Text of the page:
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Originally published March 21, 2014 at 8:01 PM | Page modified March 29, 2014 at 9:03 AM

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Home-design pros take cues from fashion, tech worlds

Here are trends that are popular now in new homes and in home makeovers.

The Orange County Register

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There it stands. The old, dependable night table. The one that supports your lamp, alarm clock, and stack of books and magazines.

But maybe not for long.

The night table is shrinking. One model, the Diva, is a sleek, pared-down twist on a traditional nightstand. But it has a handy USB port.

“Nobody needs an alarm clock anymore,” says James Nauyok, an executive at Baker Furniture, which offers the snazzy new night table at its showroom in Laguna Niguel, Calif. “It’s on your phone.”

How about the lamp? He had an answer for that one, too: Rooms these days have built-in task lighting.

You get the picture.

Home designers and decorators are taking some of their cues from fashion. Lifestyle changes and technological advances also rule the roost. That’s evident in the looks in vogue for 2014.

Here are trends that are popular now in new homes and in home makeovers.

Bathrooms: Showers with multiple heads, frameless enclosures, heated floors and towel racks are big on homeowners’ wish lists as they look to “embellish the shower experience,” according to the Zillow Digs website.

In fact, home-design site Houzz conducted a bathroom remodeling survey recently in which 4 in 10 people said they are willing to skip having a tub.

Bedroom furniture: Versatility is big, whether it’s a bed with storage compartments or other pieces with drawers and doors that could work in the bedroom, dining room or elsewhere. (And consider downsizing that night table!)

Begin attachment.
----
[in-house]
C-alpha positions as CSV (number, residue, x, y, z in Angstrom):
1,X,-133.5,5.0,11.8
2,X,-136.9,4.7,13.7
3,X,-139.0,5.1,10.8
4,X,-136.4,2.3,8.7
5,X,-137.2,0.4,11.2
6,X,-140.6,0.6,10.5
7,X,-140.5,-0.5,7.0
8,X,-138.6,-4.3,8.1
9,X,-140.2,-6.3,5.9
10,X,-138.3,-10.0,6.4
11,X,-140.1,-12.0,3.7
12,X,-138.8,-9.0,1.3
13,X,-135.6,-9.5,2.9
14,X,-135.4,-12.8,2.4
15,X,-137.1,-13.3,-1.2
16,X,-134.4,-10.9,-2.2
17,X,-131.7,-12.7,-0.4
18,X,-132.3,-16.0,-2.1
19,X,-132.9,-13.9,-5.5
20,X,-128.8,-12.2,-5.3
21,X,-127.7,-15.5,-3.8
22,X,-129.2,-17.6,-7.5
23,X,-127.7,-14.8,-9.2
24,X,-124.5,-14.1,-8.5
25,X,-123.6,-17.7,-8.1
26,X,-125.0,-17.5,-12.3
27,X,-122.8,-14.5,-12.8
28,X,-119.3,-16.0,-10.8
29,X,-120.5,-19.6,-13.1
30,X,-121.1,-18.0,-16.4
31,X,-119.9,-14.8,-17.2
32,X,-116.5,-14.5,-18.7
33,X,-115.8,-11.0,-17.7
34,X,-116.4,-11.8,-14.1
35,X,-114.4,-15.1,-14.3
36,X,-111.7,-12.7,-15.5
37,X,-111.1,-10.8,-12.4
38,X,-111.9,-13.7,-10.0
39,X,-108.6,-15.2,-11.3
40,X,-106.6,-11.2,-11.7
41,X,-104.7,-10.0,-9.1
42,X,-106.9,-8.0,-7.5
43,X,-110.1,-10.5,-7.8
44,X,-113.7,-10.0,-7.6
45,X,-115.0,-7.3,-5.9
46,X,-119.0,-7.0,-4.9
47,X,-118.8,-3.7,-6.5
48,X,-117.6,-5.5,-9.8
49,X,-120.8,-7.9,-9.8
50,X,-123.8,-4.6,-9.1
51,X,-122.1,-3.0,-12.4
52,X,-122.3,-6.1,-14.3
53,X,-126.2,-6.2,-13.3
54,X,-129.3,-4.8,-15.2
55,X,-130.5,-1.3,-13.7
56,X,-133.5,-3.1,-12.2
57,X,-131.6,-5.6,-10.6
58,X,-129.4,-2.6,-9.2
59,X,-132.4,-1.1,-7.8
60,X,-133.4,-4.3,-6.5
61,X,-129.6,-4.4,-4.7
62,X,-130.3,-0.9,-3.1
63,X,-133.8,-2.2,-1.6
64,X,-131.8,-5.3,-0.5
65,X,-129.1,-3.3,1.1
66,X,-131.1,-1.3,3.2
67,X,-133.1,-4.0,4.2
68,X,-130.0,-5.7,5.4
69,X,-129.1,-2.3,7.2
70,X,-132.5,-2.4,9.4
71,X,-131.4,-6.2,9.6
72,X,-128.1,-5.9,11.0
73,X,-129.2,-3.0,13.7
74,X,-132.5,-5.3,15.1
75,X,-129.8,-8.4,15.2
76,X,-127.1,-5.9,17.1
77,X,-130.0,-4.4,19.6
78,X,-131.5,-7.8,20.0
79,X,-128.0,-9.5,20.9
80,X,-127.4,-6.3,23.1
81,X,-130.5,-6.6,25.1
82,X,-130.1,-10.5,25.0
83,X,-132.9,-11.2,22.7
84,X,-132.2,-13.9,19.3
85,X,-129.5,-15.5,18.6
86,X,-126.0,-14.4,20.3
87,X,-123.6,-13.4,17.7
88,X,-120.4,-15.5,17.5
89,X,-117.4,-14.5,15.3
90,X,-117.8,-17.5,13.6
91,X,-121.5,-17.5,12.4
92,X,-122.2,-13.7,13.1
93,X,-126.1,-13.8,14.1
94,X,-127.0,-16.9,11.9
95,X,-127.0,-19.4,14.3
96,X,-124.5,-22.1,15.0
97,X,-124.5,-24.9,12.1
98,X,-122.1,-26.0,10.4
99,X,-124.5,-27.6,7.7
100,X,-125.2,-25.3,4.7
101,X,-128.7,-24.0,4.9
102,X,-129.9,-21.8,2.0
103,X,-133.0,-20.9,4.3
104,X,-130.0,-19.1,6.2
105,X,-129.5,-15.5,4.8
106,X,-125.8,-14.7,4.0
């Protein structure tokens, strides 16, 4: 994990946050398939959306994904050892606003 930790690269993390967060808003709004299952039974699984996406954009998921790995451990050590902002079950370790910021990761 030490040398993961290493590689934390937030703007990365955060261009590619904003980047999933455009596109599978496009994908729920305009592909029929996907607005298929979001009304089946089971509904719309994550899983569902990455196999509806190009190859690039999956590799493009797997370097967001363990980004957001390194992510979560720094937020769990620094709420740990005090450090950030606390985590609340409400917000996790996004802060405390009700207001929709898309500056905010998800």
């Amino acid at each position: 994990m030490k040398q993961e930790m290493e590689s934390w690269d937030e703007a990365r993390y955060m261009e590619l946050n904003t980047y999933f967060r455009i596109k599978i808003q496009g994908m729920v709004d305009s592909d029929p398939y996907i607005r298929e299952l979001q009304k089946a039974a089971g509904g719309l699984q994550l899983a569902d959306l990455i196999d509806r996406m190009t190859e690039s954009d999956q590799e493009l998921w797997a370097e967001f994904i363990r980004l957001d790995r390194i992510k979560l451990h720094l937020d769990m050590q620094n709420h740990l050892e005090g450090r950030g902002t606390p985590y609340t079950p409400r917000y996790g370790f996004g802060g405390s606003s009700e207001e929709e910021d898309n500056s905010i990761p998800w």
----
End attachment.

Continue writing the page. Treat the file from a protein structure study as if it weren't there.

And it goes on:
Floors: Porcelain flooring that looks like wood or stone is coming on strong. Improvements in the manufacturing process now offer a more natural, varied appearance, compared to the sameness of pieces from the past.

According to Mai Williams, design gallery manager at Floor & Decor in Santa Ana, Calif., house flippers especially like porcelain, which is cheaper than wood.

“They want to differentiate themselves from the other beige house that someone else just did,” she says. “They’re going for more design, but at a lesser price point.”

Hot colors: Pantone, the paint company that annually proclaims the color of the year, has anointed “Radiant Orchid” as the star of 2014.

At Dwell magazine, Editor-in-Chief Amanda Dameron cited indigo as the newly pervasive color, as well as Benjamin Moore’s Gunmetal, a medium gray. Other designers say aqua blue is all the rage.

Upholstery and fabrics: Corduroy has become so popular for furniture now, Harte says, that manufacturers emboss leather to look like corduroy. He’s put purple corduroy on a gold-leafed bergère.

Harte and other designers also cite sheer, gauzy wools and linens as the trend in draperies, rather than heavy, swooping materials.

Indoor/outdoor furniture: Outdoor furniture, with its new palettes and patterns, can do double duty and come indoors.

“With every year and [new] technology, we just see more sophisticated design. It gives people of lot more options,” Dameron says. So it’s really OK just to drag those pieces inside? “There are no rules,” says Sheila Schmitz, editor of Houzz. “If you want it inside, you put it inside.”

Midcentury modern: Maybe it’s the influence of all those websites devoted to midcentury style, or shows like TV’s award-winning “Mad Men,” or the popular homes by post-World War II developer Joseph Eichler. But perennial favorites such as Eileen Gray tables, Barcelona chairs and satellite-shape chandeliers are in demand.

Heirloom pieces: With the economy improving, homeowners are going to revert to spending more on pieces for posterity rather than on “temporary furniture,” says Jessica Bennett, one of the owners of Ebanista, in Laguna Beach, Calif. “Every piece needs to have a detail, a finish, a curvature, a carving — something that makes you feel like you could’ve found it in the antique store.”

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